The Income Tax Department will share PAN and bank account details of any entity with 10 investigative and intelligence agencies, including the CBI and the NIA, under the integrated counter-terrorism platform NATGRID, according to an official order. The Central Board of Direct Taxes, which frames policy for the I-T Department, said in a July 21 order that information like permanent account number (PAN), Tax Deduction and Collection Account Number (TAN), bank account details, summary of IT Returns and tax deducted at source (TDS) and "any other information as mutually agreed" will be shared with the 10 agencies.
The "furnishing and receiving of information to and from" these central agencies will be done through the National Intelligence Grid (NATGRID), a robust mechanism envisaged to track suspects and prevent terrorist attacks with real-time data and access to classified information like immigration, banking, individual taxpayers, air and train travels. The 10 agencies are: the Central Bureau of Investigation, Directorate of Revenue Intelligence, Enforcement Directorate, Central Board of Indirect Taxes and Customs, Cabinet Secretariat, Intelligence Bureau, Directorate General of GST Intelligence, Narcotics Control Bureau, Financial Intelligence Unit and the National Investigation Agency.
These agencies are already authorised to obtain real-time NATGRID data as part of a legal arrangement made in the past. "While furnishing the information, the specified income-tax authority shall form an opinion that sharing of such information is necessary for the purposes of enabling these agencies/bodies to perform its functions under their respective laws," the CBDT order said.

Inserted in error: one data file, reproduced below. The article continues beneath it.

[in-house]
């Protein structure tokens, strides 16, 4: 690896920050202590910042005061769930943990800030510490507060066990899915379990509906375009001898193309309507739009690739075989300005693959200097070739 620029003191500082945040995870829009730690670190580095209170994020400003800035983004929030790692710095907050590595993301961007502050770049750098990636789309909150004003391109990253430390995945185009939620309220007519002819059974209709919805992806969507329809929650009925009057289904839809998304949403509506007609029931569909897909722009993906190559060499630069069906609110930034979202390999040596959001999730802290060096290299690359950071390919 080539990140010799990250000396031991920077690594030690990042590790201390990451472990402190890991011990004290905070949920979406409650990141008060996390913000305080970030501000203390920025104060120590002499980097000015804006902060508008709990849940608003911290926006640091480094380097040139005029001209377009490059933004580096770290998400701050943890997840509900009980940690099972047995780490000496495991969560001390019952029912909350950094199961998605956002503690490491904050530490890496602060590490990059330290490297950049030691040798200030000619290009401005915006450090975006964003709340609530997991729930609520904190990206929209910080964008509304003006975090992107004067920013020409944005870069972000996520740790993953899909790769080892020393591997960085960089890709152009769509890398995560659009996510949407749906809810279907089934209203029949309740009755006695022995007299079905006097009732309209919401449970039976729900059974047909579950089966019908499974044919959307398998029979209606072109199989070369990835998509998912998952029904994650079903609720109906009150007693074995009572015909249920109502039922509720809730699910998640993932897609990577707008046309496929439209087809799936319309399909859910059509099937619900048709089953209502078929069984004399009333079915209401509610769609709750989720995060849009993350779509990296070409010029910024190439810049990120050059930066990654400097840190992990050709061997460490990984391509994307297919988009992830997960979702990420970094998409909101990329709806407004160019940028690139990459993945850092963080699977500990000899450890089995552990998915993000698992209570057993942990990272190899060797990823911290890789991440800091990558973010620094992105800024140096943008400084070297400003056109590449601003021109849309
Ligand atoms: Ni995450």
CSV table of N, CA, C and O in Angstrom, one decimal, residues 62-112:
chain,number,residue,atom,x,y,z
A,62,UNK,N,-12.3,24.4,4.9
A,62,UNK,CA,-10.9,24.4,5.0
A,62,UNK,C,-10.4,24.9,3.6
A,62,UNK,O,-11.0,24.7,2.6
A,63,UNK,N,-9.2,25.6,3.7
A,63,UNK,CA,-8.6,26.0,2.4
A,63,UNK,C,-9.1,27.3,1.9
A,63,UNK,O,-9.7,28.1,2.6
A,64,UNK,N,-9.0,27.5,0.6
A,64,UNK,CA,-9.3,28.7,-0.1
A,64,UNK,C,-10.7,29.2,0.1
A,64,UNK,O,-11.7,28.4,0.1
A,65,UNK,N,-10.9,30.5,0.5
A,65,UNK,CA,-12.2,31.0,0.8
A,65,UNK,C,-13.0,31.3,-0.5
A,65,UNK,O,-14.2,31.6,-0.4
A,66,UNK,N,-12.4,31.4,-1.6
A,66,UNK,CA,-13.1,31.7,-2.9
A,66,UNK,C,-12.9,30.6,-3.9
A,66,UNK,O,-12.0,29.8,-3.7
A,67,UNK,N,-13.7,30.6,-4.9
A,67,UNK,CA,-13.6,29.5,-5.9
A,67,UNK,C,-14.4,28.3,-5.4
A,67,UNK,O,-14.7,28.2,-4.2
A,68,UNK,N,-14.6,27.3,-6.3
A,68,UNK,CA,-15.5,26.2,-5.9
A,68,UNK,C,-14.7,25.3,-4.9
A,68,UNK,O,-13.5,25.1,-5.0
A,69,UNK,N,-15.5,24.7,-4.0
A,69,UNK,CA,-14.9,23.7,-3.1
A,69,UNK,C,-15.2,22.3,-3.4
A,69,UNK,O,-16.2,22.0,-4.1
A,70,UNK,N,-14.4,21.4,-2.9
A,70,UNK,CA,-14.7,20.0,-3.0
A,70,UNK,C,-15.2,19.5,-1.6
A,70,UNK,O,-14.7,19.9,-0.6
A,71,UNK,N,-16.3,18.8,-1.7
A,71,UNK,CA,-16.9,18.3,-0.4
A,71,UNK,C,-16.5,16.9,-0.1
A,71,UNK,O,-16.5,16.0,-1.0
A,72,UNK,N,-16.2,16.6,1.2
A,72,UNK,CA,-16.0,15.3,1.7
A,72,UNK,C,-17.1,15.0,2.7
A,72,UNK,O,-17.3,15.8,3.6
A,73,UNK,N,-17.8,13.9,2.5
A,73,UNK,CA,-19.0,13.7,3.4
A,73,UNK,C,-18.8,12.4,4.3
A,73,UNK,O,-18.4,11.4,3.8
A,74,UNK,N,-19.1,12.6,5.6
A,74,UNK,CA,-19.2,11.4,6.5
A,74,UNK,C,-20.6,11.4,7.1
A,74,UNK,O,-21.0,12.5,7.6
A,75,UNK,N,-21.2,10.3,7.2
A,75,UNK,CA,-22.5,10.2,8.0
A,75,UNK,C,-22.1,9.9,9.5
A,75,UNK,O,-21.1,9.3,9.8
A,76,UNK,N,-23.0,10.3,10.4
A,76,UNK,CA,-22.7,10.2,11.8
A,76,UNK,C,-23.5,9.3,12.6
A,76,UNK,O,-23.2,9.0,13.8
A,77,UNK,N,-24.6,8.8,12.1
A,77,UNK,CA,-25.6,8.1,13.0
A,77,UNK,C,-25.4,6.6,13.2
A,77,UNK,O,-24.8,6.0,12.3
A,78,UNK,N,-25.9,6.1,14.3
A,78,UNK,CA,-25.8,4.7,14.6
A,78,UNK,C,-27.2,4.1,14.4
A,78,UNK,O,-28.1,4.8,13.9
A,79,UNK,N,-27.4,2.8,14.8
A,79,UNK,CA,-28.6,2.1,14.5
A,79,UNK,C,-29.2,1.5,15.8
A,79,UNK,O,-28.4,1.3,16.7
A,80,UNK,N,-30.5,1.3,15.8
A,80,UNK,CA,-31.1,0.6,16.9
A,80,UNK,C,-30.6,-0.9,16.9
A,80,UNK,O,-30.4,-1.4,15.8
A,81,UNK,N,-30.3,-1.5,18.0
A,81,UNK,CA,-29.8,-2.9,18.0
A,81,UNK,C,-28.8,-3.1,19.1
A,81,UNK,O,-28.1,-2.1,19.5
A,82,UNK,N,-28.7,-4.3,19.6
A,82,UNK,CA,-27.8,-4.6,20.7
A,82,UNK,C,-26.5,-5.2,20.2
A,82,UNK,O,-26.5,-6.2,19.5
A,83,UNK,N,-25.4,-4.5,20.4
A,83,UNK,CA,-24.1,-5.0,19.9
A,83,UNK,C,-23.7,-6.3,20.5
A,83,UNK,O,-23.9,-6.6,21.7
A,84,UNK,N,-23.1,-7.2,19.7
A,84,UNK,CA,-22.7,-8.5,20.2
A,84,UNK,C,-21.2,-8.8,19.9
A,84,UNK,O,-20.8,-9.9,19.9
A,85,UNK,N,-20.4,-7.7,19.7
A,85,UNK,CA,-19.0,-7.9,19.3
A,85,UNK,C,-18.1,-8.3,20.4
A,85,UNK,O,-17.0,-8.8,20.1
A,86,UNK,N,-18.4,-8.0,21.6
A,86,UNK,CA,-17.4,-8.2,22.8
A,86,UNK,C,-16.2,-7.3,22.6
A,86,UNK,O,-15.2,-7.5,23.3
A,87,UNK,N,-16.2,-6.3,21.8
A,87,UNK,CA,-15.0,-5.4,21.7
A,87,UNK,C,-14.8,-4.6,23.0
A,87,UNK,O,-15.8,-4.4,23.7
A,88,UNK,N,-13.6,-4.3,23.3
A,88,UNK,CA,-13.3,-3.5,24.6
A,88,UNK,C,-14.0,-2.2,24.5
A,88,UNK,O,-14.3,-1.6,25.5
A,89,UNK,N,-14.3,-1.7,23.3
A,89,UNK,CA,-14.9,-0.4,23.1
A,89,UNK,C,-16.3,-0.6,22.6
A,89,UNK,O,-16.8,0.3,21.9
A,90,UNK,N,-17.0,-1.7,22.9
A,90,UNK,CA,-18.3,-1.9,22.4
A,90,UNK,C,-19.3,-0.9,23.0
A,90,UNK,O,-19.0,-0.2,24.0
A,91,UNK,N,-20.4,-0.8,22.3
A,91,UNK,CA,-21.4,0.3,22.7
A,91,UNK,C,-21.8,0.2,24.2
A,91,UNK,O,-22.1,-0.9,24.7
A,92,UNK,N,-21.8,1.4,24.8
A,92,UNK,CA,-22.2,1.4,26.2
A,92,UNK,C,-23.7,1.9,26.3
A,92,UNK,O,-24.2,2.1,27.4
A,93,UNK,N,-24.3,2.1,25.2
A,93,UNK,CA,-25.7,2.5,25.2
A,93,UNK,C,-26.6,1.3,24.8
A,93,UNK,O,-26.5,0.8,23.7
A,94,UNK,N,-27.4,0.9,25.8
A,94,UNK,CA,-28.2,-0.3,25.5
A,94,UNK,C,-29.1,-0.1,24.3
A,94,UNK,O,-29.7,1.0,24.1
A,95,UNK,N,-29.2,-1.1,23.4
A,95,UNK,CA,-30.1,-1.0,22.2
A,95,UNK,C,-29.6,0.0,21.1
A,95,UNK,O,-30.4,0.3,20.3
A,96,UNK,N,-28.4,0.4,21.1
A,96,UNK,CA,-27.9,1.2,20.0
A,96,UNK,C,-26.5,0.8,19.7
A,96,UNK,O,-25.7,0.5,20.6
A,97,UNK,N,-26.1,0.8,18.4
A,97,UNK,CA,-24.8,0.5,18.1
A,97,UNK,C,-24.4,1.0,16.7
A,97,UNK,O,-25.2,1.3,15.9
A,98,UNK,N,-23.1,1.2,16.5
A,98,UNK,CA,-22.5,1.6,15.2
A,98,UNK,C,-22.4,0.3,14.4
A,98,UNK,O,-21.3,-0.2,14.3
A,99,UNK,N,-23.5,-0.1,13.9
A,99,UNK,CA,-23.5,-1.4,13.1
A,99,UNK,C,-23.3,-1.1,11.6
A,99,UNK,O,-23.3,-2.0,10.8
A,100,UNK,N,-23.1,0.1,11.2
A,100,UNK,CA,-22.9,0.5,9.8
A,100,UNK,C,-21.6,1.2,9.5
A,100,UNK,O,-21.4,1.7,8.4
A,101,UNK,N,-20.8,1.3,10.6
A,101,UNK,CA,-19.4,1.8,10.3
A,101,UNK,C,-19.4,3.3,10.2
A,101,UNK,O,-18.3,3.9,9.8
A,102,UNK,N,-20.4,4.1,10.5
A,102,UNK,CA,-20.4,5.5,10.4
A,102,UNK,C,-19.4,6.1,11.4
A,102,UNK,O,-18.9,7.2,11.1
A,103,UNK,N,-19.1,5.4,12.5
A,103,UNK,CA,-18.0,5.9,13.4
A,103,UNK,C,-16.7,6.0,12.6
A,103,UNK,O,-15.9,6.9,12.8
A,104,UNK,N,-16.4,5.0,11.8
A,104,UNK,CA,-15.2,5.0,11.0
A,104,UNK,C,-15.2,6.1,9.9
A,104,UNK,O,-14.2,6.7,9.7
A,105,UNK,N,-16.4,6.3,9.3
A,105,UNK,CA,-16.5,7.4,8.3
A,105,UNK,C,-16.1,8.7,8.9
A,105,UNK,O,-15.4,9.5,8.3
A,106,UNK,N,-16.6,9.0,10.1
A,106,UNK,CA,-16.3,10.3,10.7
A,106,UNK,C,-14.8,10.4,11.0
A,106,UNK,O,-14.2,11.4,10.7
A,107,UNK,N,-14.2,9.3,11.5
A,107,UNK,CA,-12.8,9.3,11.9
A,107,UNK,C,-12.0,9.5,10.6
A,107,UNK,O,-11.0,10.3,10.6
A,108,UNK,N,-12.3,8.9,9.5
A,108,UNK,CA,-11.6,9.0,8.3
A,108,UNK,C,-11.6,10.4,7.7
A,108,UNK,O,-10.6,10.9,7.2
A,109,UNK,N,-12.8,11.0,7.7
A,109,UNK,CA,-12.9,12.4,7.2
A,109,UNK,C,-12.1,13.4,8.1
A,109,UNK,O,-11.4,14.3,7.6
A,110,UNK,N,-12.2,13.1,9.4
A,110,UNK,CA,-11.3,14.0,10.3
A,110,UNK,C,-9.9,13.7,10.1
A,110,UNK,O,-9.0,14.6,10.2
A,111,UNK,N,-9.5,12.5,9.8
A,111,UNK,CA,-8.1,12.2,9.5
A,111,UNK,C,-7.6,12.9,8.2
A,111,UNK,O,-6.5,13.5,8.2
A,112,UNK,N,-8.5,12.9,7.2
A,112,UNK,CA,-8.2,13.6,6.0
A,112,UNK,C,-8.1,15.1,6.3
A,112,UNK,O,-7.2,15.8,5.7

The CBDT and the NATGRID will sign a Memorandum of Understanding to finalise the latest information-sharing mechanism, it said. The tax department and the NATGRID already have an agreement for sharing PAN-related information since 2017 and the new measure is a step forward for better and confidential sharing of the data between all the probe and intelligence agencies so that they are better enabled to analyse and counter any armed, financial or cyber threat to the country, a senior officer said.
The necessity for the NATGRID came after the 2008 Mumbai terror attacks exposed the deficiency that security agencies had no mechanism to look for vital information on a real-time basis. Lack of quick information was considered to be one of the major hurdles in detecting US terror suspect David Headley's movement across the country during his multiple visits between 2006 and 2009.
Headley had provided key information and videos of terror targets to Pakistan-based terrorist group Lashkar-e-Taiba that carried out the attacks in Mumbai that killed 166 people including foreigners. The Cabinet Committee on Security had given approval to the Rs 3,400-crore NATGRID project on April 8, 2010 but its work slowed down after 2012.
However, Prime Minister Narendra Modi later directed for its revival.